Cucumbers in Kedainiai

Church of the Holy Transfiguration, a Russian Orthodox Church. Note the third arm on the steeple cross and the onion dome on the right. The inside is adorned with ornate, wooden Baroque carvings. 

Last week I wrote about services and facilities for students with special needs. You can be sure that these conditions don’t exist today. Those horrible conditions weren’t the preference of the Lithuanians; they were determined by the USSR, which controlled the region. Today, Lithuania has a totally modern educational system. The Ministry of Education states that children are best educated where they can be best served—either in a local school or a special school. Parents, together with a school psychologist, decide where a child should study.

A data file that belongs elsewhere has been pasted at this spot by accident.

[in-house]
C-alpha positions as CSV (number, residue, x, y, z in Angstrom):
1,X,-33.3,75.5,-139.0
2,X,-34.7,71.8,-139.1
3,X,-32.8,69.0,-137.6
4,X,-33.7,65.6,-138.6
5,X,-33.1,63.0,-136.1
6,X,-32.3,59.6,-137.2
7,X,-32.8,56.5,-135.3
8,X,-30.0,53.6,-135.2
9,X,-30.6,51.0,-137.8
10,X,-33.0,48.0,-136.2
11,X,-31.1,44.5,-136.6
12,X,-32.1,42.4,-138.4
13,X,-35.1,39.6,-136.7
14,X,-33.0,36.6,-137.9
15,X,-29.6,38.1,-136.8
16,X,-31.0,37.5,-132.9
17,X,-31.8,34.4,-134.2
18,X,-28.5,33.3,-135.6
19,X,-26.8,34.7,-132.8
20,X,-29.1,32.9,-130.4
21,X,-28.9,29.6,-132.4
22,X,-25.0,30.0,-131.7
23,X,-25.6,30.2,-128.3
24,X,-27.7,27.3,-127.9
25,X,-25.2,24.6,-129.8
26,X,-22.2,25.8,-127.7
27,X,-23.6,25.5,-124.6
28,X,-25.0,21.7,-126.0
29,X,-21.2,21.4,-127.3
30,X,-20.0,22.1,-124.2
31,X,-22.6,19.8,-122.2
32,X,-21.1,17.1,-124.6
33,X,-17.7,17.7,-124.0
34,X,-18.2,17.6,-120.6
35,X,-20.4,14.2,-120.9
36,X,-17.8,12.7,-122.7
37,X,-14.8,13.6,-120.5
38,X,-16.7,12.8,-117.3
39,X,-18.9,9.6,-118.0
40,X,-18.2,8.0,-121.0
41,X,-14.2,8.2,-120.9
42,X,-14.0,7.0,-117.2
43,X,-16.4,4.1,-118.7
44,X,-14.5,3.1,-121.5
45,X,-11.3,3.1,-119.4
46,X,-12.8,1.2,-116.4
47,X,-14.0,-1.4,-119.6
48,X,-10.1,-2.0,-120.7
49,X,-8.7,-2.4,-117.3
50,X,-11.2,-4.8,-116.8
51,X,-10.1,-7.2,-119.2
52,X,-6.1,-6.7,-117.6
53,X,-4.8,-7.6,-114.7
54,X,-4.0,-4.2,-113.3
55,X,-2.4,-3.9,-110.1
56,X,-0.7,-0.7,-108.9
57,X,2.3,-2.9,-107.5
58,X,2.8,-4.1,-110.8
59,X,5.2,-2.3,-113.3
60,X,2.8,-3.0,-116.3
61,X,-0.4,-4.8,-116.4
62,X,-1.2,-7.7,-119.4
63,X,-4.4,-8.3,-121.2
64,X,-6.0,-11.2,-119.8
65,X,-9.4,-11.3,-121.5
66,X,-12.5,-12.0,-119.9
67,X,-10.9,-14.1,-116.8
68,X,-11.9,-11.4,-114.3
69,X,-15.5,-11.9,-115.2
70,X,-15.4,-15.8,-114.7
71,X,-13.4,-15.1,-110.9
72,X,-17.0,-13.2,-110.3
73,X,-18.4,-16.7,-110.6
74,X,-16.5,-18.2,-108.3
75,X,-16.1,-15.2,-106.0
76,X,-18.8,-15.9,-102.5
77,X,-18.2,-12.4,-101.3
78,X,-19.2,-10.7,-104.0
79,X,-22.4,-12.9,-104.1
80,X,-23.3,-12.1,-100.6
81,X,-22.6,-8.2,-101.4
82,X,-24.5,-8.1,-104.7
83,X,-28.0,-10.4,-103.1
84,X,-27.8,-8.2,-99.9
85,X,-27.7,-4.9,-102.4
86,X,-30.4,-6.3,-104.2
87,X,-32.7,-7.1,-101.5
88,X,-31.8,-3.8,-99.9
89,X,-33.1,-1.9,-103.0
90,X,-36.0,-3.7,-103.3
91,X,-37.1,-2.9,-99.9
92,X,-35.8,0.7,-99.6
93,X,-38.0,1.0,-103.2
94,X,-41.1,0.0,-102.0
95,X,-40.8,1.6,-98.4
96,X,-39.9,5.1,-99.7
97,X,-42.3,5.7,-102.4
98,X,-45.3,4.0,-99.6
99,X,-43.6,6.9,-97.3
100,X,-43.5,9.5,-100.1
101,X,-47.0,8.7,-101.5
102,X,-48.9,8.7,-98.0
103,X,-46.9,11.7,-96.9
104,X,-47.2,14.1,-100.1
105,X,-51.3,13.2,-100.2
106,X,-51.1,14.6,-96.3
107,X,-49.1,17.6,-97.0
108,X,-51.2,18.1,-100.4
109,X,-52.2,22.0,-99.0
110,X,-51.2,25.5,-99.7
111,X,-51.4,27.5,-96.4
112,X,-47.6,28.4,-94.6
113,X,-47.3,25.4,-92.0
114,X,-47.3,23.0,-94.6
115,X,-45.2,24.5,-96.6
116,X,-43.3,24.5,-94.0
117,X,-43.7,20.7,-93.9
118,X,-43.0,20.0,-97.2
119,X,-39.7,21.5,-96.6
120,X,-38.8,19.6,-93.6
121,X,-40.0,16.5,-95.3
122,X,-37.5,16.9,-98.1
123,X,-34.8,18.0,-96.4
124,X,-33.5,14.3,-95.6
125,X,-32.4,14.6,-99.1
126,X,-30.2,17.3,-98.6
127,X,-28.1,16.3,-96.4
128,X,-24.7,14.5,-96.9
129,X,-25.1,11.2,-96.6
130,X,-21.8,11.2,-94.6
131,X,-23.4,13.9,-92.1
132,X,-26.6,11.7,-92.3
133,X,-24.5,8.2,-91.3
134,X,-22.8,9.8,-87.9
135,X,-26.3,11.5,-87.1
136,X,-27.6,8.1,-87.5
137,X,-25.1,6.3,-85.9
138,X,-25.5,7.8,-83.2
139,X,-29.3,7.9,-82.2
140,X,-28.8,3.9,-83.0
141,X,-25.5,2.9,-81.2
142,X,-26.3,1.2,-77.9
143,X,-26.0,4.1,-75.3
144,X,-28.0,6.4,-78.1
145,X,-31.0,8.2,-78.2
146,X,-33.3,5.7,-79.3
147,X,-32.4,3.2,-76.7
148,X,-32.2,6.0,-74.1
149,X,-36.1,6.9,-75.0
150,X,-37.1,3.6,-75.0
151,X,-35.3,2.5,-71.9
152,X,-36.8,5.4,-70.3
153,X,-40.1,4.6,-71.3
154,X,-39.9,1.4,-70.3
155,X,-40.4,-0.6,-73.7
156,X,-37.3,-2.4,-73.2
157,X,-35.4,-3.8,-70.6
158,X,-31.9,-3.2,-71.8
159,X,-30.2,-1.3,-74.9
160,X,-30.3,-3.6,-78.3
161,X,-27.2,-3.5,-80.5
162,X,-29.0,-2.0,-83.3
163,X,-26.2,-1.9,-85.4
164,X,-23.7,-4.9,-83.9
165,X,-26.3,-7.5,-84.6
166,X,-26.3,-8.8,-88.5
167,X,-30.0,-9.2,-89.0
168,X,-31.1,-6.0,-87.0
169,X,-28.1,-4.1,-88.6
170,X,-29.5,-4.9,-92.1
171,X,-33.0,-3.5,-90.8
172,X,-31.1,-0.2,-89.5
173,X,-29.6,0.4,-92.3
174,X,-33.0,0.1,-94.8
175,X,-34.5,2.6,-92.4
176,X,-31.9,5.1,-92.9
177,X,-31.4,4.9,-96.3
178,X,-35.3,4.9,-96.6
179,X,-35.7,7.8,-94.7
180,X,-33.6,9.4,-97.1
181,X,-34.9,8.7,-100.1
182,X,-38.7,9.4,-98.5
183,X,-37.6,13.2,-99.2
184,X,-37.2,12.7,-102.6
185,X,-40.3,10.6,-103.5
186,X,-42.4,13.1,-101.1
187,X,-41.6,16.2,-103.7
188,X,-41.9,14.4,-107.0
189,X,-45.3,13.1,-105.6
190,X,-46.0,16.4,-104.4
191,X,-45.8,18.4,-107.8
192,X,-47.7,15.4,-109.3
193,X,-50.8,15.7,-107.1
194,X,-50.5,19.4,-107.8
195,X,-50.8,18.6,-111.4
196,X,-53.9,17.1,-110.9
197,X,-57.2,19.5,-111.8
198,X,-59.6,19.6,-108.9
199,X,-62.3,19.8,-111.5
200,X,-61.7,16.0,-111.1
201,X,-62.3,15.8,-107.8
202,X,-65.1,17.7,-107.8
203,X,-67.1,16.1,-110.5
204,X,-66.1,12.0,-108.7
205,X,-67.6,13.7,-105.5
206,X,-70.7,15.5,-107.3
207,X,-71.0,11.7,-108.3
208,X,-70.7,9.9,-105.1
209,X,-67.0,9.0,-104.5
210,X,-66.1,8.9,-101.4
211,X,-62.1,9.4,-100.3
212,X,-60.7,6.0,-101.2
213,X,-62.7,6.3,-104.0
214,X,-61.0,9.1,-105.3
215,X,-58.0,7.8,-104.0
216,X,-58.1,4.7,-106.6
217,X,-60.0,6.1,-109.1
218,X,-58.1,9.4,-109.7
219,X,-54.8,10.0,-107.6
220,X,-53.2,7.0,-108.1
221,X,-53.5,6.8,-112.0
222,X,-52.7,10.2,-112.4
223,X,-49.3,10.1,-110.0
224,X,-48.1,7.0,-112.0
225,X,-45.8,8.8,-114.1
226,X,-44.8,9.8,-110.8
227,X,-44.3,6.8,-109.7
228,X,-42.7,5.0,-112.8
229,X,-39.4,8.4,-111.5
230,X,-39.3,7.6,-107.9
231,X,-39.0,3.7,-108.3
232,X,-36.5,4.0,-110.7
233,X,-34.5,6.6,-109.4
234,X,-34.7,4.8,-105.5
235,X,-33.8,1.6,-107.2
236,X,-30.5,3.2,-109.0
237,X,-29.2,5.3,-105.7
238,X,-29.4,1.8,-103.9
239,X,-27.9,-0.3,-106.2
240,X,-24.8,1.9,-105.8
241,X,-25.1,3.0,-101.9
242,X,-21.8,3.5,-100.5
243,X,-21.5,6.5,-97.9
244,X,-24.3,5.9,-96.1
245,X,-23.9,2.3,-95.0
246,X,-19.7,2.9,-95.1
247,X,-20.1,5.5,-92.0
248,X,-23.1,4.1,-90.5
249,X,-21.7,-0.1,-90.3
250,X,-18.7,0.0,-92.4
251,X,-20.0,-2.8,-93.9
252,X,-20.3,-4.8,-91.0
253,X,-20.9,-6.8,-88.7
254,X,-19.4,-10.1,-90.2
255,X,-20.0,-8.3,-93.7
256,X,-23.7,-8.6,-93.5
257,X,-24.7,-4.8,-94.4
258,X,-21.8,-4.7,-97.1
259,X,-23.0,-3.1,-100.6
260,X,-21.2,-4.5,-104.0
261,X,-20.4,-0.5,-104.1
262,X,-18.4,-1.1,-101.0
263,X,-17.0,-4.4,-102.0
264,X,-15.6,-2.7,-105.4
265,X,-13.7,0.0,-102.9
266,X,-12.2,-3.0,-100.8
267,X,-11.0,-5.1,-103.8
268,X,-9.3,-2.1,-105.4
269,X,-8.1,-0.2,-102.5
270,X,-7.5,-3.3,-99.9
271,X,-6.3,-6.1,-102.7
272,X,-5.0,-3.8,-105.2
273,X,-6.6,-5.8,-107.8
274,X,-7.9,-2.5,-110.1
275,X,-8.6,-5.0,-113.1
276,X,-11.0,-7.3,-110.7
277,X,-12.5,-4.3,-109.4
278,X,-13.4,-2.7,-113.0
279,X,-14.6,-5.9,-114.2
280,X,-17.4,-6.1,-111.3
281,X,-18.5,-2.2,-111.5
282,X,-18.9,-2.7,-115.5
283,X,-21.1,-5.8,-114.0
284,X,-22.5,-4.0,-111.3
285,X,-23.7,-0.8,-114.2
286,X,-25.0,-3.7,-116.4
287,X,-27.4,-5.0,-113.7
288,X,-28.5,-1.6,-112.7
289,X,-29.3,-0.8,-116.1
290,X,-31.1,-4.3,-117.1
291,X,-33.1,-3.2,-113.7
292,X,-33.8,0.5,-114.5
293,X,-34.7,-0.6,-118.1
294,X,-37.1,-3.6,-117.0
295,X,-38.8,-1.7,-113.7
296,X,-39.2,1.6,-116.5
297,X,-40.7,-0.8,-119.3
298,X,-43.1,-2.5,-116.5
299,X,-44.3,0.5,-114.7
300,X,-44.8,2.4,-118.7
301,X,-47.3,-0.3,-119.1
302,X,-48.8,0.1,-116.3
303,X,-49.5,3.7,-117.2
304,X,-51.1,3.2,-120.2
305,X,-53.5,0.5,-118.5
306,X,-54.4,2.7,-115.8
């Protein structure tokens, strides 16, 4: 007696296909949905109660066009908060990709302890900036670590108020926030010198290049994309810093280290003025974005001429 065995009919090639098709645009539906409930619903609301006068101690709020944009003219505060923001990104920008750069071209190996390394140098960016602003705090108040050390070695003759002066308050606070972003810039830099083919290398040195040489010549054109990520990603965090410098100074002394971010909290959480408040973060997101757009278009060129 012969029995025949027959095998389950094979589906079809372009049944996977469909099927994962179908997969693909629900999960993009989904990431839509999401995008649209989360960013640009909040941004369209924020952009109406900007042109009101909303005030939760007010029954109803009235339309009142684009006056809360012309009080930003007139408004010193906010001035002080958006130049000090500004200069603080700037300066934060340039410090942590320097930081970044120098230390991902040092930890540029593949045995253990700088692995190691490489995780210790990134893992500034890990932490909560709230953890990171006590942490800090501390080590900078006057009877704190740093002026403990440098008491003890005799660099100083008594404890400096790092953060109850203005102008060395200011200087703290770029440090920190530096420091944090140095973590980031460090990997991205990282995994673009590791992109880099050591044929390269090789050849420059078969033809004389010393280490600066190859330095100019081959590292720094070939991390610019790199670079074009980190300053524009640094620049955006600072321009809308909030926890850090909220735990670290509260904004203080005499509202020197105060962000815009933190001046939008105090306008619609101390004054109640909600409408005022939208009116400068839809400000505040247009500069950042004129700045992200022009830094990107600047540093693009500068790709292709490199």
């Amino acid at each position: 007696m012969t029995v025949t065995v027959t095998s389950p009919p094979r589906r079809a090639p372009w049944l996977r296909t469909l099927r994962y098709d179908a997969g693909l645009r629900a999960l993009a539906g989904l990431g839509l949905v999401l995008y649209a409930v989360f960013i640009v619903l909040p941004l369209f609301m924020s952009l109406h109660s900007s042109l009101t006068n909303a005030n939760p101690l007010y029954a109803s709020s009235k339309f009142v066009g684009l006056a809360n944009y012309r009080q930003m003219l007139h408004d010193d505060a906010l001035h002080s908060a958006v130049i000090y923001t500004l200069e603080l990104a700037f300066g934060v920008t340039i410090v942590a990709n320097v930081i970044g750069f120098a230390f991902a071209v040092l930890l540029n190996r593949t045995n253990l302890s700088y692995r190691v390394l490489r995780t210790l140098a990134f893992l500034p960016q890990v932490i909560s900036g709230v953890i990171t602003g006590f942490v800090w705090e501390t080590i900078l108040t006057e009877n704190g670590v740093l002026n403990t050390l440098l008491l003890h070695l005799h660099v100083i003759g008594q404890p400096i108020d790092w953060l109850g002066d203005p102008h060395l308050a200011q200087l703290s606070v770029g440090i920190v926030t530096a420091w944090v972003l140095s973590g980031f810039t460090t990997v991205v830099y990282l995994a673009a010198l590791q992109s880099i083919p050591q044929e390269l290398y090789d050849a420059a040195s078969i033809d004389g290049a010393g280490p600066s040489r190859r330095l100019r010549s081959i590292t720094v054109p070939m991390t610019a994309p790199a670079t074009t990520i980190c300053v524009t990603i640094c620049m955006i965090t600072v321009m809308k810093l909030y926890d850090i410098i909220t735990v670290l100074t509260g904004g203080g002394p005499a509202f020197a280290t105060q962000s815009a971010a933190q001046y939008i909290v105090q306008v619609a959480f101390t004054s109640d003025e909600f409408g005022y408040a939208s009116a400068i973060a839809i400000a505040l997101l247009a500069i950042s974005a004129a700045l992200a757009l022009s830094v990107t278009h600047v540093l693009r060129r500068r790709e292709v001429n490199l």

I'll tell you more about education in a future article, if you are interested. But this week, I want to talk about cucumbers and religion. 

Cucumbers were cultivated and eaten in ancient Egypt as evidenced by the Bible. Numbers 11:5 reads "We remember the fish, which we did eat in Egypt freely; the cucumbers, and the melons, and the leeks, and the onions, and the garclick."

To read the full edition see the August 3rd edition of the Montgomery Herald